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“C” is for Chesterfield County

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  “C” is for Chesterfield County [799 square miles’ population 42,768]. Chesterfield County was established in 1785 when the General Assembly divided the Cheraws Judicial District into three counties. The county’s name might have originates in Chesterfield County, Virginia, from whence many of the early settlers came. Prior to the arrival of Europeans, the Cheraw Indians occupied the region. Of Siouan stock, they were decimated by disease and in the early 18th century left the area and joined the Catawba Confederacy. The earliest European settlement was at Cheraw Hill located at the head of navigation for the Great Pee Dee River. The introduction of steam boats on the Great Pee Dee brought prosperity to Cheraw and its environs. Until the 1960s Chesterfield County remained largely agricultural and was noted for its production of peaches and watermelons.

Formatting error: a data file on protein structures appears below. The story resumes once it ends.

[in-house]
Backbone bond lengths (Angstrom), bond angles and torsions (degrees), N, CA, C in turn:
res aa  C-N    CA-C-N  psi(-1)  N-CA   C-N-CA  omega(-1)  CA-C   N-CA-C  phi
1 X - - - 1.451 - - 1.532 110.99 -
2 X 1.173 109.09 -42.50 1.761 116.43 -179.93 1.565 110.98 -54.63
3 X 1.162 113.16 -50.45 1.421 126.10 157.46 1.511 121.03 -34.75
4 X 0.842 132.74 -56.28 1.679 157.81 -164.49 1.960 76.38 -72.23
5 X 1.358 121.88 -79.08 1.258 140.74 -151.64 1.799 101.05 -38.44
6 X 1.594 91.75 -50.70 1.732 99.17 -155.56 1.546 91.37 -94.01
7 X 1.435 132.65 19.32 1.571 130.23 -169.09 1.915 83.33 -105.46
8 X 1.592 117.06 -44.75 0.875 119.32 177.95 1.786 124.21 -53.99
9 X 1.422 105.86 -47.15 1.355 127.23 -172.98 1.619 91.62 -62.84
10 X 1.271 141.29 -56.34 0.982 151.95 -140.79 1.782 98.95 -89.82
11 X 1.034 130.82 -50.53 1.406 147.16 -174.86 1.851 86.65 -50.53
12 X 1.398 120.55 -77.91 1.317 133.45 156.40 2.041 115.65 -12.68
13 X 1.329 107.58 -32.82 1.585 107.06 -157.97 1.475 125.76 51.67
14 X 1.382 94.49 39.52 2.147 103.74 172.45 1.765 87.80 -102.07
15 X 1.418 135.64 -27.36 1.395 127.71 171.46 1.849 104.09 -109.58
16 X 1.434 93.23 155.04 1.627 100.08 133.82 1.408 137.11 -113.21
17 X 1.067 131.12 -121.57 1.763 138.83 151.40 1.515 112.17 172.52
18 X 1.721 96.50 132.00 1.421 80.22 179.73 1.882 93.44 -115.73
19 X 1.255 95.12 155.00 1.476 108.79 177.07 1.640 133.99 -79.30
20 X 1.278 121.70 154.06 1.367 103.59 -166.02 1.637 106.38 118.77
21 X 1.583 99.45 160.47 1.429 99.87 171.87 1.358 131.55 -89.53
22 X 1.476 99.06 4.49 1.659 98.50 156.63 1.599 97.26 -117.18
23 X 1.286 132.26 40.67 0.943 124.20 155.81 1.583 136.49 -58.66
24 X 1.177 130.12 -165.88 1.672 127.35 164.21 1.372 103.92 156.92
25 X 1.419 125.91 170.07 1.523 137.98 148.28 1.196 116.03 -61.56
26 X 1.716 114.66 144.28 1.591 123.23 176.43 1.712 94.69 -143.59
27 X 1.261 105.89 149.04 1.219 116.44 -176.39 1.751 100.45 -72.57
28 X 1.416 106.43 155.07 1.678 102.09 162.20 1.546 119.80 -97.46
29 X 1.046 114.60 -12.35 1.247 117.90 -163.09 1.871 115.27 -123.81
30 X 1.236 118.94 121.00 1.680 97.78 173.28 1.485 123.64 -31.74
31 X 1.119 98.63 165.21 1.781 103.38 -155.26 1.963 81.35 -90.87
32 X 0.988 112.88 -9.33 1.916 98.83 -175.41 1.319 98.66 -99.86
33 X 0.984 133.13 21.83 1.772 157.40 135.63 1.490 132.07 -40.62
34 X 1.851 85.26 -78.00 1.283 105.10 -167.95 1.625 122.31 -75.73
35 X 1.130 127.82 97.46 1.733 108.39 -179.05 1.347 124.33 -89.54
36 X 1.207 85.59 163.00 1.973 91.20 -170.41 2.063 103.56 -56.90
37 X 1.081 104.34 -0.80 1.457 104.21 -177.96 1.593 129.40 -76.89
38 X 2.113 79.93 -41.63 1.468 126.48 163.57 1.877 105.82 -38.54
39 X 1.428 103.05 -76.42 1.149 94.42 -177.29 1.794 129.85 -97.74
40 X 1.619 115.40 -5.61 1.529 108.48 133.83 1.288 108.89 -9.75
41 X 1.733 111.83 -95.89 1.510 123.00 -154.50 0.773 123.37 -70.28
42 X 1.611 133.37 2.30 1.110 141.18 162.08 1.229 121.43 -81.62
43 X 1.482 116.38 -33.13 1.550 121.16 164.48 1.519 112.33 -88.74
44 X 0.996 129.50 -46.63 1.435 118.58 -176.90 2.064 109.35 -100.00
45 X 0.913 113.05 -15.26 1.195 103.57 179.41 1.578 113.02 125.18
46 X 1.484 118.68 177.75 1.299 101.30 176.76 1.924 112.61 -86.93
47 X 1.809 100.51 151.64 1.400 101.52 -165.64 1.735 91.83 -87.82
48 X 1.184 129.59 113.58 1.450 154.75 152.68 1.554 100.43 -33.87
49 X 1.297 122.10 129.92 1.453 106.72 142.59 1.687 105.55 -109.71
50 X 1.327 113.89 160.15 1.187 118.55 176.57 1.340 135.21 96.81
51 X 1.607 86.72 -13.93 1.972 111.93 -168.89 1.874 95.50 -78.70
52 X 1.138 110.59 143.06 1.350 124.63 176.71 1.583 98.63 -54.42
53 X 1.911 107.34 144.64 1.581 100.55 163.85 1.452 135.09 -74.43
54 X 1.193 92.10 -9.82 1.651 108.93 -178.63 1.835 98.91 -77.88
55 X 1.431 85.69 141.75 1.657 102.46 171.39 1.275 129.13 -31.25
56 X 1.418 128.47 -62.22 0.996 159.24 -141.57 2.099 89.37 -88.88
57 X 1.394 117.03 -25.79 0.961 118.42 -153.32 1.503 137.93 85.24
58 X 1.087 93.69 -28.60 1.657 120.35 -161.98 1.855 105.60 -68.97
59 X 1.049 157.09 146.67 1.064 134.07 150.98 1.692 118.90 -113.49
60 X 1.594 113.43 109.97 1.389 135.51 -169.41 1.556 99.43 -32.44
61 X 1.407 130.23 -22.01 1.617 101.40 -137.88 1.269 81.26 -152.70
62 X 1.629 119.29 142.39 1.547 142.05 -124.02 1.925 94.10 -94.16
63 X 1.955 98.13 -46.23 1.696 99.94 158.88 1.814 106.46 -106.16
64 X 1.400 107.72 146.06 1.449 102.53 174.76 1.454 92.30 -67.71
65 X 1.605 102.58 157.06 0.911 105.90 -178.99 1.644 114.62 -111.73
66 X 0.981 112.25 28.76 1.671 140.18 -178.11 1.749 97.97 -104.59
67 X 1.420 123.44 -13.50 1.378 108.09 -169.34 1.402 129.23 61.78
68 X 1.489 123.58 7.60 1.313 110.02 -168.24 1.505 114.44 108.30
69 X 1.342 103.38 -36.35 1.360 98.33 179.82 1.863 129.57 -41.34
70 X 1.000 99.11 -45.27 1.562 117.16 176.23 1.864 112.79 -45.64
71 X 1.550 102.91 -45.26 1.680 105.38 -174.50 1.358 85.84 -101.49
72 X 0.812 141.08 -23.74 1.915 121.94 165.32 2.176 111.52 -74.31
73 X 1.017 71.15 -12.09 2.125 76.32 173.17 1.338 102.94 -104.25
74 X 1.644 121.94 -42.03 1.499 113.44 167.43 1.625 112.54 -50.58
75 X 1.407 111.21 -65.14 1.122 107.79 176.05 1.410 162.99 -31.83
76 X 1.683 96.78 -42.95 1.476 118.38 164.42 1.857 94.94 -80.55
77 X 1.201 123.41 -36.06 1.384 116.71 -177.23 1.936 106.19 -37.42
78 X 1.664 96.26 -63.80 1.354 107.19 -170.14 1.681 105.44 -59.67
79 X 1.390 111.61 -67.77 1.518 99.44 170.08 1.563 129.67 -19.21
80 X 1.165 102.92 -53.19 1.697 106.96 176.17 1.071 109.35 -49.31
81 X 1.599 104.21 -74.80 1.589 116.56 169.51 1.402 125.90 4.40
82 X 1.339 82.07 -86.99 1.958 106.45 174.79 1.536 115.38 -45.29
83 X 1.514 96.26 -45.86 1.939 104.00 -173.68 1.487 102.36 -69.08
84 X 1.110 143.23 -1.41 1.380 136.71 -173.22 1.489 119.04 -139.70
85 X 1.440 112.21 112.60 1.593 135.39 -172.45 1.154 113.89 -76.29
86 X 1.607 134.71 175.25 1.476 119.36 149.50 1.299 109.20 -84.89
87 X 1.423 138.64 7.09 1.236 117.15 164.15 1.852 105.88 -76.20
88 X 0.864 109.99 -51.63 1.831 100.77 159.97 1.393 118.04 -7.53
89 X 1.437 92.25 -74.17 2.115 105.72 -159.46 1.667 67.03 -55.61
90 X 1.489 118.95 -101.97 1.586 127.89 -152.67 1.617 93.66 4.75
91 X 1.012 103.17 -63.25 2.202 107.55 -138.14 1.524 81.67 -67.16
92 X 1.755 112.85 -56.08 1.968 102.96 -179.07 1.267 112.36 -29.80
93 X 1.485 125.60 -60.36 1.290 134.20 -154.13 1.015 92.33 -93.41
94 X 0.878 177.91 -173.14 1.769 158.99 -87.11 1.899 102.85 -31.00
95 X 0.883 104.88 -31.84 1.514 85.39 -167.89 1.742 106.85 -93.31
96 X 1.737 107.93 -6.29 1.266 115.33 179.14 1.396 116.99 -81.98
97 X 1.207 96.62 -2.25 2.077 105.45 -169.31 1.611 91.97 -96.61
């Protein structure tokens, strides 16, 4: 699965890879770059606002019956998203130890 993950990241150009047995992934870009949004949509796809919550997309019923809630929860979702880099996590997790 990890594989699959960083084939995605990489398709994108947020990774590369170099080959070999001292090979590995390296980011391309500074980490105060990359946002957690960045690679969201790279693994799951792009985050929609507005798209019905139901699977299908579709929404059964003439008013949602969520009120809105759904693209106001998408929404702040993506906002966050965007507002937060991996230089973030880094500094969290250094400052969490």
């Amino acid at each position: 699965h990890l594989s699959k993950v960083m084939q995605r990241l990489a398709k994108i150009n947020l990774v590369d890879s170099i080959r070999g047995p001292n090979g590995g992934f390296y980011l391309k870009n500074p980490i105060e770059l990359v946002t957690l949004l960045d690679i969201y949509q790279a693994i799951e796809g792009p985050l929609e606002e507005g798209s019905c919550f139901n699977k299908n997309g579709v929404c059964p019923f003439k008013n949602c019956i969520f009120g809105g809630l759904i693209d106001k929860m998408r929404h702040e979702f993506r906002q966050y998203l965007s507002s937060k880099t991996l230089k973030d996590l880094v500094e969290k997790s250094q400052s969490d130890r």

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Dr. Walter Edgar has two programs on South Carolina Public Radio: Walter Edgar's Journal, and South Carolina from A to Z. Dr. Edgar received his B.A. degree from Davidson College in 1965 and his Ph.D. from the University of South Carolina in 1969. After two years in the army (including a tour of duty in Vietnam), he returned to USC as a post-doctoral fellow of the National Archives, assigned to the Papers of Henry Laurens.